This year, I've laid off the gift knitting, but the cookie cutters are getting a work out. I'm looking forward to spending time with family & friends. (And to my mammy's roast spuds.) I hope you all have a peaceful festive season.
I love buttons. I can easily spend quite a while sorting through the button jar to find the right button, and if nothing seems right I'll happily get extra sets of buttons becauseI can't be sure of the colour under artificial shop lighting. I seem to recall rifling through my mother's button tin as a child, just for the pleasure of looking at all the different colours & shapes, and still rather enjoy arranging them by colour, size etc.
Which is all a rather long winded way of saying that I probably have a rather excessive button collection. But as long as they fit in the button jar....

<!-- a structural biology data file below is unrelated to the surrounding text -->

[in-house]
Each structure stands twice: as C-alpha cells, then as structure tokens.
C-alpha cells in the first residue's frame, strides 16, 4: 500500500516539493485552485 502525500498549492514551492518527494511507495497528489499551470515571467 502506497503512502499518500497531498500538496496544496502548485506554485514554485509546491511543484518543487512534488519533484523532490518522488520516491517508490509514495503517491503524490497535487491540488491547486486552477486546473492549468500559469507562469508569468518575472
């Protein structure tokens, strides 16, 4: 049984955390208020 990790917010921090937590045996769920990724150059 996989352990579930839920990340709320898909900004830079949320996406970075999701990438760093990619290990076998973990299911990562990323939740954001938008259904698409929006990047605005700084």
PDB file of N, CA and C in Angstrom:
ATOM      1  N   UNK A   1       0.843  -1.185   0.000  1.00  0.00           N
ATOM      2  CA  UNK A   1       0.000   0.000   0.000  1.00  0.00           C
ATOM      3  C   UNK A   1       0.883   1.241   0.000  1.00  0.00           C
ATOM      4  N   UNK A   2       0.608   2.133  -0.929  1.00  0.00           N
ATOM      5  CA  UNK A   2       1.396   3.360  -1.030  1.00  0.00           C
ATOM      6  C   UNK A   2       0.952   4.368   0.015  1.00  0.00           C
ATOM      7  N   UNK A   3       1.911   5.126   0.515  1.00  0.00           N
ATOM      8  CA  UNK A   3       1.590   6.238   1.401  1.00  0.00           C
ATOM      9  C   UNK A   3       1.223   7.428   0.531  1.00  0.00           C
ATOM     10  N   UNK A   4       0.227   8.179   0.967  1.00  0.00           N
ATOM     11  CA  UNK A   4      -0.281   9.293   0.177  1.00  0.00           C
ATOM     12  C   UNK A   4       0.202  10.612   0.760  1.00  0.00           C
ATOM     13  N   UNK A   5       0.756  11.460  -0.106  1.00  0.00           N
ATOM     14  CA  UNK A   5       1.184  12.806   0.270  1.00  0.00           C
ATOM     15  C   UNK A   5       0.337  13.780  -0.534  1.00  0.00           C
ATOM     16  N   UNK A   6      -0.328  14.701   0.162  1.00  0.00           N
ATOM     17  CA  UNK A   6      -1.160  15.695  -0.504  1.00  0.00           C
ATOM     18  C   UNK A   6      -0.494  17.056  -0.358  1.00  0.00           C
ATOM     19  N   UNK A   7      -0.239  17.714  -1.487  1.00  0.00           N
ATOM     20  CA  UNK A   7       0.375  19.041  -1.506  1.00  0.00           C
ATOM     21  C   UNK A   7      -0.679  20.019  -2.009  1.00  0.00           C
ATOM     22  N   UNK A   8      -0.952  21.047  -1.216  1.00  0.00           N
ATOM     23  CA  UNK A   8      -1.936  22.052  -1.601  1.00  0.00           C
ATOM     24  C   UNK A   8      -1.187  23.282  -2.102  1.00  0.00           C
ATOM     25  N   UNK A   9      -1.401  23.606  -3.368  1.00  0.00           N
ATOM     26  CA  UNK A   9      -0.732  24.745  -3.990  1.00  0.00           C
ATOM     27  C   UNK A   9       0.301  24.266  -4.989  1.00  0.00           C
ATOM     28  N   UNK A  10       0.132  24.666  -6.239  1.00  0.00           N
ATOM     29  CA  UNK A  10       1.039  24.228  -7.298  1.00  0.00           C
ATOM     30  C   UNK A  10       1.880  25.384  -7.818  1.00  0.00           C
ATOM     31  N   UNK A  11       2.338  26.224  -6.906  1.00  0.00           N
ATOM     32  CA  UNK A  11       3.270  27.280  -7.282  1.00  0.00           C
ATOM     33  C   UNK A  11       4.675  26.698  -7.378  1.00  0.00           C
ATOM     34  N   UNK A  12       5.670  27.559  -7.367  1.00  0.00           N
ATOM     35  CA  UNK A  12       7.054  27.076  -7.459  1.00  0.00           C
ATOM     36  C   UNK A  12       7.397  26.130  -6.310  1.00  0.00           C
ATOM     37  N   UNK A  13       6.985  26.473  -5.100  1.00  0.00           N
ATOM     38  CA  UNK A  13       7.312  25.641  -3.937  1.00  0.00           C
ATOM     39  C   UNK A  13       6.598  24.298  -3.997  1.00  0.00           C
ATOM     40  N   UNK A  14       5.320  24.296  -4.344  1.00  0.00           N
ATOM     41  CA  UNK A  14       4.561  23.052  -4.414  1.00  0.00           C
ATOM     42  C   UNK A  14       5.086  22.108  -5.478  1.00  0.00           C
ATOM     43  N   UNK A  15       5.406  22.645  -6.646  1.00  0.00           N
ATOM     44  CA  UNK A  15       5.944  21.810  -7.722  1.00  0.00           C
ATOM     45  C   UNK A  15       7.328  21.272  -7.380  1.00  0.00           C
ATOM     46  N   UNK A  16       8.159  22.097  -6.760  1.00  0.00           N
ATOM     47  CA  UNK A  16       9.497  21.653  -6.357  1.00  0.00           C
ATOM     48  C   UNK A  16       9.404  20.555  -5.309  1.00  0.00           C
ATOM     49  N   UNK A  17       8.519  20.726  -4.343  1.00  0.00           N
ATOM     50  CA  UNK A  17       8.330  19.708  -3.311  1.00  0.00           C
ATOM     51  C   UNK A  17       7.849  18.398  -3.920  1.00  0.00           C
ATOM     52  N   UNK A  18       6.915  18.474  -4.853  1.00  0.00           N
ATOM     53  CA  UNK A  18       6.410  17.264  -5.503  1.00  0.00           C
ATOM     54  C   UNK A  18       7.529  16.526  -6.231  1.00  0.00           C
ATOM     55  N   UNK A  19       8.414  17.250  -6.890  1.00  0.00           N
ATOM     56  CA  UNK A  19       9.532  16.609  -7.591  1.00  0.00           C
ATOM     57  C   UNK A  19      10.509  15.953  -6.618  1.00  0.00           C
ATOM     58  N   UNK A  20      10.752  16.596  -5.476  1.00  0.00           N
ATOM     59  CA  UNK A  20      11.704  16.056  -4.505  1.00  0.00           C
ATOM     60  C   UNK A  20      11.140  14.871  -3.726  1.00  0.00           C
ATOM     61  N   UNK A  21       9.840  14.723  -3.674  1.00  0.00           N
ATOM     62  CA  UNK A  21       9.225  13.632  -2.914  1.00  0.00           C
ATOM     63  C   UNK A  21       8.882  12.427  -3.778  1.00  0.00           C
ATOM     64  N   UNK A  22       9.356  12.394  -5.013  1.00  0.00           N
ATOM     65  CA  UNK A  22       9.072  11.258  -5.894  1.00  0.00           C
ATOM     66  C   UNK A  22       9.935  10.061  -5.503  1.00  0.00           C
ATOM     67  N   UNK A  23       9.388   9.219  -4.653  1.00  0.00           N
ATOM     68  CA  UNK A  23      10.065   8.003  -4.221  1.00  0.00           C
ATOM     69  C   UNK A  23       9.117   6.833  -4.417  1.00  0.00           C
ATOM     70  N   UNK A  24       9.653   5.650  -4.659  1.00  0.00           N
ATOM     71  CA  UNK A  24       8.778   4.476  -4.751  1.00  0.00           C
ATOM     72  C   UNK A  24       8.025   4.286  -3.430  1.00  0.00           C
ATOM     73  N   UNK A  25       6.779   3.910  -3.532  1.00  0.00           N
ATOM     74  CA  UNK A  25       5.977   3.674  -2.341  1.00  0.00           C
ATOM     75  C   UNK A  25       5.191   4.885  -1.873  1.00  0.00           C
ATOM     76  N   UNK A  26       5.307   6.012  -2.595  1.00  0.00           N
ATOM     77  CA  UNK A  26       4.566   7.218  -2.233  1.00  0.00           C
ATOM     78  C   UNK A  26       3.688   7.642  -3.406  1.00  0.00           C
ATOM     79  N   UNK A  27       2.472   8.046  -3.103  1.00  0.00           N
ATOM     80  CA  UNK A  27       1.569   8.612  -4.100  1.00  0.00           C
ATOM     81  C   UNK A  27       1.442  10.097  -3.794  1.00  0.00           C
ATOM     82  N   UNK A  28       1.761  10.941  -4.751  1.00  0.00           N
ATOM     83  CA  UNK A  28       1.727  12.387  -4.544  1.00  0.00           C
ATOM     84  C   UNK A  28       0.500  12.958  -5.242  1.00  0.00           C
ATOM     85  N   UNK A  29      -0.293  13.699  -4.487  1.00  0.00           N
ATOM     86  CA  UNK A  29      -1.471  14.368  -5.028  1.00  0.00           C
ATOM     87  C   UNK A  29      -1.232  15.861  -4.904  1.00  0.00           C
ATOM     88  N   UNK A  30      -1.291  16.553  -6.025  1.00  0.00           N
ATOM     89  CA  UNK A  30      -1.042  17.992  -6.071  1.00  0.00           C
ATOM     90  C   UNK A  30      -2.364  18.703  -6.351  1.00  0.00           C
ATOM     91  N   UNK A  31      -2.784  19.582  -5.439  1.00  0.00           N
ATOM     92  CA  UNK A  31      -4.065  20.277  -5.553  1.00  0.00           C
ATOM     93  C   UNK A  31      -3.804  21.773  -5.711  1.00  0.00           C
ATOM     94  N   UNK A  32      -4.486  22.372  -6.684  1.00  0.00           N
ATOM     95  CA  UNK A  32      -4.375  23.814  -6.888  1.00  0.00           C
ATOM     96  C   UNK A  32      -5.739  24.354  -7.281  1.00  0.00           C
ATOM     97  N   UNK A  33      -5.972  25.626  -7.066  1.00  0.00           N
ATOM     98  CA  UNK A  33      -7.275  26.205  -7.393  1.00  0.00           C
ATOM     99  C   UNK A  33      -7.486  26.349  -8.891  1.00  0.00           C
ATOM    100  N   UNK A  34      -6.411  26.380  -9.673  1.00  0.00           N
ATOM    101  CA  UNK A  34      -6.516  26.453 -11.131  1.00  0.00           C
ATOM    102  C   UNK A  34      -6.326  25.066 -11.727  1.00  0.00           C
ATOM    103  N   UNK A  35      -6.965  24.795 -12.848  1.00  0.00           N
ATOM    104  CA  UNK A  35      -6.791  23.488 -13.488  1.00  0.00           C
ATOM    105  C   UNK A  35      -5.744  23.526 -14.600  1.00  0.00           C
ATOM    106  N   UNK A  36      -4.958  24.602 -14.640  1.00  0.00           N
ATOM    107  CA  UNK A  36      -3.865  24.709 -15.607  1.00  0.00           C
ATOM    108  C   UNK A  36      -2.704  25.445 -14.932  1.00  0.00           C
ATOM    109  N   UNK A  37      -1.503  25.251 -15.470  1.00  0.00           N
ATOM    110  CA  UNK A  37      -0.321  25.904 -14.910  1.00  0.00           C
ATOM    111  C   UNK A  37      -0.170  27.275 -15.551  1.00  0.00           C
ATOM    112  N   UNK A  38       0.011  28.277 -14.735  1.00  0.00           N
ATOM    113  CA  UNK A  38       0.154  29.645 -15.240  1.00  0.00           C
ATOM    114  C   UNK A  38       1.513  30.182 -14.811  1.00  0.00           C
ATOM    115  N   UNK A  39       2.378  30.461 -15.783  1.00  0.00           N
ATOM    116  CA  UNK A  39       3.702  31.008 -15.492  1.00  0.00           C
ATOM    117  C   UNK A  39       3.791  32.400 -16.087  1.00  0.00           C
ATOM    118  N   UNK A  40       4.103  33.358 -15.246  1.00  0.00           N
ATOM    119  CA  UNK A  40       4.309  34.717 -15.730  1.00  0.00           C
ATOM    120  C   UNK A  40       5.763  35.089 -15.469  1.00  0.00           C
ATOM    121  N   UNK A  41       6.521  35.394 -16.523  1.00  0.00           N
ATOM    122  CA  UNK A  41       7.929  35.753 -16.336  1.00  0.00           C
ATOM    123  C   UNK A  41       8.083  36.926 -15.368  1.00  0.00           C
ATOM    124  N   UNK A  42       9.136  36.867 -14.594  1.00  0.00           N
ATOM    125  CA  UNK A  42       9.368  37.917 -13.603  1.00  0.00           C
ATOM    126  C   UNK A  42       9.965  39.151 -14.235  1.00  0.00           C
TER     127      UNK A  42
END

(I'm pretty sure I said the same when all my yarn fit into one plastic tub.)
I am delighted to announce that I have just published instructions for Tír Chonaill* - the Baby Wearing Edition (project originally blogged here). The instructions are available to download here on Ravelry.
You will also need to purchase a copy of Kate Davies' original Tír Chonaill pattern available here.
This blanket has been getting plenty of use as I tend to bring the little one for a walk every day. There have been no more little gasps from her when a sudden gust of wind hits, so I assume its doing its job well. I've been pleasantly surprised by the positive feedback I've received for this project. I really enjoyed knitting it, & hope that by sharing instructions, I can encourage other baby-wearers to show off their knitting too.